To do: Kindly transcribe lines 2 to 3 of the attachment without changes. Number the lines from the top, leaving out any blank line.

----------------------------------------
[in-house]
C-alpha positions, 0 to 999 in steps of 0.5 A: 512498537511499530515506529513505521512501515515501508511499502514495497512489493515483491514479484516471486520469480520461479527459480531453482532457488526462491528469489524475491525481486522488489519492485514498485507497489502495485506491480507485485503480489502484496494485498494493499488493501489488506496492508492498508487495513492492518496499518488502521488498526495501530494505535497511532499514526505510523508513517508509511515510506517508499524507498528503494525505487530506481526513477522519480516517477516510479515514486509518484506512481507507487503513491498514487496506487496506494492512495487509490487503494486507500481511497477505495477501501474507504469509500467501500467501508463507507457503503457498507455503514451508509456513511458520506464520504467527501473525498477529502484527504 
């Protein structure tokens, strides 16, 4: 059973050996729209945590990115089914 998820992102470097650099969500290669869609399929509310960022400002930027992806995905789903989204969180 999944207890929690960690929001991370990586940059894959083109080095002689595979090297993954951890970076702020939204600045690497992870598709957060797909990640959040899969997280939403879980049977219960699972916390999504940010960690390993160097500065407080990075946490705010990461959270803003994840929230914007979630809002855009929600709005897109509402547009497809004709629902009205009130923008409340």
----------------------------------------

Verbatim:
C-alpha positions, 0 to 999 in steps of 0.5 A: 512498537511499530515506529513505521512501515515501508511499502514495497512489493515483491514479484516471486520469480520461479527459480531453482532457488526462491528469489524475491525481486522488489519492485514498485507497489502495485506491480507485485503480489502484496494485498494493499488493501489488506496492508492498508487495513492492518496499518488502521488498526495501530494505535497511532499514526505510523508513517508509511515510506517508499524507498528503494525505487530506481526513477522519480516517477516510479515514486509518484506512481507507487503513491498514487496506487496506494492512495487509490487503494486507500481511497477505495477501501474507504469509500467501500467501508463507507457503503457498507455503514451508509456513511458520506464520504467527501473525498477529502484527504 
């Protein structure tokens, strides 16, 4: 059973050996729209945590990115089914 998820992102470097650099969500290669869609399929509310960022400002930027992806995905789903989204969180 999944207890929690960690929001991370990586940059894959083109080095002689595979090297993954951890970076702020939204600045690497992870598709957060797909990640959040899969997280939403879980049977219960699972916390999504940010960690390993160097500065407080990075946490705010990461959270803003994840929230914007979630809002855009929600709005897109509402547009497809004709629902009205009130923008409340």